Working for wages

Once upon a time, I was not a full time writer. I was a writer, and the book it took me a year to write earned me about $4500.00 That’s not a livable income, even with an employed spouse. So I worked many another job as well.

I worked as a waitress in Seattle at a restaurant called Sambo’s Pancake House. Yes. Later, they changed the name to Seasons after a bankruptcy, I believe, but it still foundered and went out of business. I worked there in the early 80’s, a tough time in the Seattle area.

At that time, it was perfectly legal for a restaurant to pay their wait staff less than minimum wage. The assumption was that the tips we earned made up the difference, and so we were actually getting the minimum wage. The restaurant demanded that we report enough tips to show that we were getting minimum wage, and they looked aside from the fact that some of us made more than that.

I worked hard for those tips. At night, I emptied out the coffee cup I kept under the counter and took all my change home. Dollars were pretty rare and very welcome. My kids helped me roll the coins into coin holders, and we took them to Albertsons and bought our groceries with my tips. Shortly before I left Seasons, the restaurant inaugurated a new rule. Wait staff were expected to share tips with the new hostess they had hired and with the dish washer who sometimes doubled as a bus boy. It didn’t strike me as fair at the time. They were not putting up with the rude remarks nor doing all the little extra service perks that earned a good tip. Nonetheless, I shared.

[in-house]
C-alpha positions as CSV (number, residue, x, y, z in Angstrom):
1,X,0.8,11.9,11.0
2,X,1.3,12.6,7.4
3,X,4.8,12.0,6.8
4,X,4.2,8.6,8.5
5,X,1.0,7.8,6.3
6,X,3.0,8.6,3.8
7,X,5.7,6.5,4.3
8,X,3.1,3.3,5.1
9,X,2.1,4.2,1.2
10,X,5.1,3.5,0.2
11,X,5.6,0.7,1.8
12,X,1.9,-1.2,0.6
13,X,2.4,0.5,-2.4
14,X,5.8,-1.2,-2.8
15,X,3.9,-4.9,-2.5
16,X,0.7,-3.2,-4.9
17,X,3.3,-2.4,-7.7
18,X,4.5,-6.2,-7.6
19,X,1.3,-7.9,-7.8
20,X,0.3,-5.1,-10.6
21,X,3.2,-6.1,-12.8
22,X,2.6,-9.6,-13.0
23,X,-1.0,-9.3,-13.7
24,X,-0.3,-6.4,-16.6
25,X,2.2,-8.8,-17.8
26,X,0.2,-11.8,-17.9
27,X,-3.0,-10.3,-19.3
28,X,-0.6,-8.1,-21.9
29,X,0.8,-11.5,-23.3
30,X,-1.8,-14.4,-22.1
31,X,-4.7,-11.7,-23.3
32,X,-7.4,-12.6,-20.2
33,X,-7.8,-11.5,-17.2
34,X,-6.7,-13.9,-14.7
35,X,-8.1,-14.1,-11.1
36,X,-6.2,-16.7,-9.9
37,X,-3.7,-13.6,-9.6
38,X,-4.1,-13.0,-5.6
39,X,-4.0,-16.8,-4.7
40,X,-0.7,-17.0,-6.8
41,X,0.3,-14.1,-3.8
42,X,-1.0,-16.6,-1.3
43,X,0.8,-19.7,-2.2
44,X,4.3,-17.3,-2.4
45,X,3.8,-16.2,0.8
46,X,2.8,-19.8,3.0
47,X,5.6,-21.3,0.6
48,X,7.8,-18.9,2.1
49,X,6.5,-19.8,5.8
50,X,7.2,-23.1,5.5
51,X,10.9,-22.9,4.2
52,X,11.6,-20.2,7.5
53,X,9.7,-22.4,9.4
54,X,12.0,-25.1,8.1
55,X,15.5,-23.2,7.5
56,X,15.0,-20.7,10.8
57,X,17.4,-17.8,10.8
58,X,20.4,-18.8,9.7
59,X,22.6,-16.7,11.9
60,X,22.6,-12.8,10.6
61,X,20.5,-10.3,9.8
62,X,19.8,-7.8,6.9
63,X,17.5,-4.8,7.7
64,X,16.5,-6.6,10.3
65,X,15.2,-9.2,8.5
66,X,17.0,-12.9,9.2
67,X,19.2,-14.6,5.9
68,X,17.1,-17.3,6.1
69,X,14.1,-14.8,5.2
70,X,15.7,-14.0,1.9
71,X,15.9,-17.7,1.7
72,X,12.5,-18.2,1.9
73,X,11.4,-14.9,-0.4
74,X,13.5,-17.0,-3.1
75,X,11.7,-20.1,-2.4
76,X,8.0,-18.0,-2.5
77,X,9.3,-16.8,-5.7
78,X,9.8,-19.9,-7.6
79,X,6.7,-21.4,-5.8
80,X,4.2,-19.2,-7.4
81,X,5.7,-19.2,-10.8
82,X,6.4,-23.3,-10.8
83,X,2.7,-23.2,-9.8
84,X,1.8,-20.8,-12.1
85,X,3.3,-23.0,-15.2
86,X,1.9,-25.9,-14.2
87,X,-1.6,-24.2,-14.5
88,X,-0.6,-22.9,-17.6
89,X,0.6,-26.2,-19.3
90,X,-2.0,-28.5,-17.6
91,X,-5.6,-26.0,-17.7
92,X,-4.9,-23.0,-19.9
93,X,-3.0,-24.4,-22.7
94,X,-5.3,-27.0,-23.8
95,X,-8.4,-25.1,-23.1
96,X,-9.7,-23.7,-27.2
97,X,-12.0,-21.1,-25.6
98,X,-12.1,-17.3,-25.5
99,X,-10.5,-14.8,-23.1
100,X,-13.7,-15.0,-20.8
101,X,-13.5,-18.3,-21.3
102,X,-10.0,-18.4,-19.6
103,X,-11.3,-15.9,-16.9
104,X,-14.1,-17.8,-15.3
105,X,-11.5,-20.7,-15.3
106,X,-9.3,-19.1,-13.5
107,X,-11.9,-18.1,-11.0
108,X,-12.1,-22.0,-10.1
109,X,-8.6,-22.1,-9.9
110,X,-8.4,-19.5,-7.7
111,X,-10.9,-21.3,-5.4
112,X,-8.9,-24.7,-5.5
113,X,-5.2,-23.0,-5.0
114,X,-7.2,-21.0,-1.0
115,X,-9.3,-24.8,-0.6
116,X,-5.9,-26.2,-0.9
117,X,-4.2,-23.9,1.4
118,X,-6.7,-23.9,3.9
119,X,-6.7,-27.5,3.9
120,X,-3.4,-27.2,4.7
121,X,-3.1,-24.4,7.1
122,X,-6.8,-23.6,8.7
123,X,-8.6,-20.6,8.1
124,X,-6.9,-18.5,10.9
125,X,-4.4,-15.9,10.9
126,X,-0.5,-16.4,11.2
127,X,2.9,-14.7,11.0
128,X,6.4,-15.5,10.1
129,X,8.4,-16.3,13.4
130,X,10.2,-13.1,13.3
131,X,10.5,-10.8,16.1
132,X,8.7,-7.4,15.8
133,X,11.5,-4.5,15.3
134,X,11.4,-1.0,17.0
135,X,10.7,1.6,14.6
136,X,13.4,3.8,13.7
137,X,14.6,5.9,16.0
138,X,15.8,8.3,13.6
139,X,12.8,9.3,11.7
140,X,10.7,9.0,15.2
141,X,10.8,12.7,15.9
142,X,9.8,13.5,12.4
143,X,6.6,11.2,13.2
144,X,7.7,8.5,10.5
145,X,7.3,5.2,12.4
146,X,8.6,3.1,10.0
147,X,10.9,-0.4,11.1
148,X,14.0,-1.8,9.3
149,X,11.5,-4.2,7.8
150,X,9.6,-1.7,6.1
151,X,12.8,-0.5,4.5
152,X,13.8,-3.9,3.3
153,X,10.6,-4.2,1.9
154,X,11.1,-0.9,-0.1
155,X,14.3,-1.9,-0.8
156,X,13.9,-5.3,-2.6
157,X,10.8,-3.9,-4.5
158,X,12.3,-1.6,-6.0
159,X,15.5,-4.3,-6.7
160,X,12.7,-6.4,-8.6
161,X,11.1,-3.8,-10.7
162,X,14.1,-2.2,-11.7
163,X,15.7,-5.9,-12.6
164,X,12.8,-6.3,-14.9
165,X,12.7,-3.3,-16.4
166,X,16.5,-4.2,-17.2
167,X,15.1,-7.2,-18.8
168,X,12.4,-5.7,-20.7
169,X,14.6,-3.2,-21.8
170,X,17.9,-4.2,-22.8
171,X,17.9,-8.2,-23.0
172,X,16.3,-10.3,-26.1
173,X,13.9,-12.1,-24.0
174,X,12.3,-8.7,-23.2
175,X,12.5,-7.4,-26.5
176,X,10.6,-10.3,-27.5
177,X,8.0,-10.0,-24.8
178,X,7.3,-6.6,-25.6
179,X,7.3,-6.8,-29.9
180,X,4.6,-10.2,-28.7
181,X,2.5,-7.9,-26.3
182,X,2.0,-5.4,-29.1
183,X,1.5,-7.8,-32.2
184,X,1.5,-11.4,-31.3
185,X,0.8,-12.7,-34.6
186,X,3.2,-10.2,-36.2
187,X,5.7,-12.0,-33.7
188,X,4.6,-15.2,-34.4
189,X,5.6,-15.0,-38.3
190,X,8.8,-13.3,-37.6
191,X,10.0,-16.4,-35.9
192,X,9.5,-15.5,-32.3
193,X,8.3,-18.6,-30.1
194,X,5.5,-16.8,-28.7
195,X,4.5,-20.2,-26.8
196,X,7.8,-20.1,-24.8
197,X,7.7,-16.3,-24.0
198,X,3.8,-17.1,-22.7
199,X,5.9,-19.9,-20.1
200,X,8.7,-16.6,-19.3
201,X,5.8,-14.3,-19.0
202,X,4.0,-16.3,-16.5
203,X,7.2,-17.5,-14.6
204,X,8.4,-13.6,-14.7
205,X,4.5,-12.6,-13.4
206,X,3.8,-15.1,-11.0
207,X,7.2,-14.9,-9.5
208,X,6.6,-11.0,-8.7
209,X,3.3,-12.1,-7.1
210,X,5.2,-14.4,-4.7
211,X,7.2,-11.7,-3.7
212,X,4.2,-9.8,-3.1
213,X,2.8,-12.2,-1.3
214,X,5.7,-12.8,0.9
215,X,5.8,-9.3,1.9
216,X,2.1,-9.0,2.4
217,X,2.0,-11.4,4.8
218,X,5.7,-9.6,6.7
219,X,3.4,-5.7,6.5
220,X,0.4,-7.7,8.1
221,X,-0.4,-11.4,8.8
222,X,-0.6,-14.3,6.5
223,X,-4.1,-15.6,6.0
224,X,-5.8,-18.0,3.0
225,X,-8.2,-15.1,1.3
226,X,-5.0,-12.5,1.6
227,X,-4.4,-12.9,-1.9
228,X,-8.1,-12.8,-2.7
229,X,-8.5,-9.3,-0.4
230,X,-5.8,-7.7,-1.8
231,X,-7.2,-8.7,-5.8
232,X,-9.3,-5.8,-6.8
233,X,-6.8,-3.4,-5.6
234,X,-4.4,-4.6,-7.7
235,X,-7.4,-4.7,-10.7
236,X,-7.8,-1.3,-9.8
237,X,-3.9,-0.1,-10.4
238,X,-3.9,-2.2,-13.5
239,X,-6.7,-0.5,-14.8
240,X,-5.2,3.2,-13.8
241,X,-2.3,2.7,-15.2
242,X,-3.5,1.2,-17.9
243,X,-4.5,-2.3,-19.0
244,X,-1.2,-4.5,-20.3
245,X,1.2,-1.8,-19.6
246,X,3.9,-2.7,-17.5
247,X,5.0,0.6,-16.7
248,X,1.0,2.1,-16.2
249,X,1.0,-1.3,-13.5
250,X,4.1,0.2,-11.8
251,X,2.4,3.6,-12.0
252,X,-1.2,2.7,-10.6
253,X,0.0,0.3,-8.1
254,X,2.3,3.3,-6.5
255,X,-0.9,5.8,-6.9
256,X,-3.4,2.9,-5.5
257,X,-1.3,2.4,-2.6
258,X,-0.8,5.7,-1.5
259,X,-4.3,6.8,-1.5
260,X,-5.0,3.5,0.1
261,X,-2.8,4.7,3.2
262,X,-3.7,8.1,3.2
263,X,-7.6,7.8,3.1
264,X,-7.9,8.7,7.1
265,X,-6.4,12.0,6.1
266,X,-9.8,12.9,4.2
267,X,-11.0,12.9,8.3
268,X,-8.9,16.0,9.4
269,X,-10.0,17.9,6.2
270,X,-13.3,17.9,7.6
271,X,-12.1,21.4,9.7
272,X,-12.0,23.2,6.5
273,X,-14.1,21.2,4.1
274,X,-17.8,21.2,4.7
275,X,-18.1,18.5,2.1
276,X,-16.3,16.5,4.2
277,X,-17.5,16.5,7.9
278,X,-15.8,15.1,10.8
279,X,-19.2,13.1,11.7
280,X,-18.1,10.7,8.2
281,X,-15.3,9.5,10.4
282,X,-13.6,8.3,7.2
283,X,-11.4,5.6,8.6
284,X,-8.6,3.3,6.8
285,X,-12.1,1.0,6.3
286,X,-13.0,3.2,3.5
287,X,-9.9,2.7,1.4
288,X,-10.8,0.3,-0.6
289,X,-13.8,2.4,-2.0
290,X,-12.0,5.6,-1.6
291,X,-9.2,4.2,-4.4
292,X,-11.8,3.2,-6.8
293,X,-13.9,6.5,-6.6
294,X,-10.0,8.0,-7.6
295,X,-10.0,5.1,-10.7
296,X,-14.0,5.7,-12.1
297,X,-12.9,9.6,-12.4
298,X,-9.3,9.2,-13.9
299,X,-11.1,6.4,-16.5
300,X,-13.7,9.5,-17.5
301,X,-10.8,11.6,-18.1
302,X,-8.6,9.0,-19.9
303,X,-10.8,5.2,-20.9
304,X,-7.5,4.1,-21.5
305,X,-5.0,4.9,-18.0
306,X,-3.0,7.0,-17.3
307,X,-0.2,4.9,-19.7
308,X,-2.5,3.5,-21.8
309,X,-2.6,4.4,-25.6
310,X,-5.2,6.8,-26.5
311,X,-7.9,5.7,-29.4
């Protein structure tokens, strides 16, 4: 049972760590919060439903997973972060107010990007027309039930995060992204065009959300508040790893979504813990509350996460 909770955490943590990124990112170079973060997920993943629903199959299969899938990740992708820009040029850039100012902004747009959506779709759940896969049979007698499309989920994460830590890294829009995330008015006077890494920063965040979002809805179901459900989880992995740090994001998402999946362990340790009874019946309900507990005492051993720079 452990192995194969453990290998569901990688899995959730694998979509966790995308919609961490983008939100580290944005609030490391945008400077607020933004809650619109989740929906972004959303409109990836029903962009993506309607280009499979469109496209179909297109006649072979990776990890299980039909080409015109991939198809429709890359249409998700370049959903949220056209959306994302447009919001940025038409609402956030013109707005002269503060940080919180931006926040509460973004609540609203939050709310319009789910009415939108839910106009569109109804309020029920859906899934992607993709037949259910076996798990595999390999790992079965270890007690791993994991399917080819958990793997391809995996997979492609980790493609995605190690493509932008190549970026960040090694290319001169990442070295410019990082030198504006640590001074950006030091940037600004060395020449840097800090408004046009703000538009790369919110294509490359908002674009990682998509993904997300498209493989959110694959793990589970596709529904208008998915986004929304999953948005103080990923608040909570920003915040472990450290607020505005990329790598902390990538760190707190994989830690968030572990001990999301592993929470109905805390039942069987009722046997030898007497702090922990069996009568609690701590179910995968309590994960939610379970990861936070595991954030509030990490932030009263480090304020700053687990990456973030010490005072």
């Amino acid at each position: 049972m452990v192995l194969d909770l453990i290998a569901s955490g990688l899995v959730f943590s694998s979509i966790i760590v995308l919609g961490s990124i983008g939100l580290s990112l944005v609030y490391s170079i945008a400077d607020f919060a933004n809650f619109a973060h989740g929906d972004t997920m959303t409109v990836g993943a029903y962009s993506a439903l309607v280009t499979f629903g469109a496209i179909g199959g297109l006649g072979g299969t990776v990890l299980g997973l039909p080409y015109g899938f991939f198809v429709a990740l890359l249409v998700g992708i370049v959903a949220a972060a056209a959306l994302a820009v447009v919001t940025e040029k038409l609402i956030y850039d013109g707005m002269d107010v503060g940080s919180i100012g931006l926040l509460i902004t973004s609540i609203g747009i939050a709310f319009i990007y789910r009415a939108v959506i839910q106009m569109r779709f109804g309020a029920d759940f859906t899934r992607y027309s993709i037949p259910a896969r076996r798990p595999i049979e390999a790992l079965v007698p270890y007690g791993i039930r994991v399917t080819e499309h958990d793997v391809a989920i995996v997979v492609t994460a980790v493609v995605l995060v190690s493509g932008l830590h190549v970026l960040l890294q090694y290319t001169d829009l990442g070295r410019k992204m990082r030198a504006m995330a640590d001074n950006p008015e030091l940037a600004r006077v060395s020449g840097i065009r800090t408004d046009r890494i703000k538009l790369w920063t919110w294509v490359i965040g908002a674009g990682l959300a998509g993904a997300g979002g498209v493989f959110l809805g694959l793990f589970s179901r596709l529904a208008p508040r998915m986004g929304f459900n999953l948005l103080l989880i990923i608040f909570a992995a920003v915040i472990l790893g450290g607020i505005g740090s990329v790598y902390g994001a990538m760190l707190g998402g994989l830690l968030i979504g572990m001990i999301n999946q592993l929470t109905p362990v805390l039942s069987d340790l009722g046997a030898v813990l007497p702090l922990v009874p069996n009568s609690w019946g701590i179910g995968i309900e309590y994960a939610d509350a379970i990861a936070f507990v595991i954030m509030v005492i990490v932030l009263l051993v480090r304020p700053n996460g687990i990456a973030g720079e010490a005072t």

Recently Washington State voted to increase the minimum wage, in increments, to $15 an hour from $9.67 an hour. Currently it has risen to $10 or $11, depending on how many employees the business has. That’s a leap upward and restaurants said they might be hard pressed to keep up with that and still keep menu prices low.

So, some restaurants have come up with a solution. They add and automatic 20% service charge to the bill. And advertise that there is no need to tip anymore.

Who gets that 20%? The restaurants. And they redistribute it so that all employees now make the new state minimum wage. Unsurprisingly, some wait staff are now taking home less money than they used to. And with it, I imagine (If I were working there, frankly) goes the incentive to do all those extra little services to earn a good tip.

I strongly favor a living wage. But it should be paid by the employers rather than by the other employees. I think this is an extremely poor way to raise the minimum wage and redistribute income so that the dishwashers are paid on a par. It feels dishonest to me. And I do wonder how the patrons will react when the option of tipping for excellent service becomes a requirement to be served at all.

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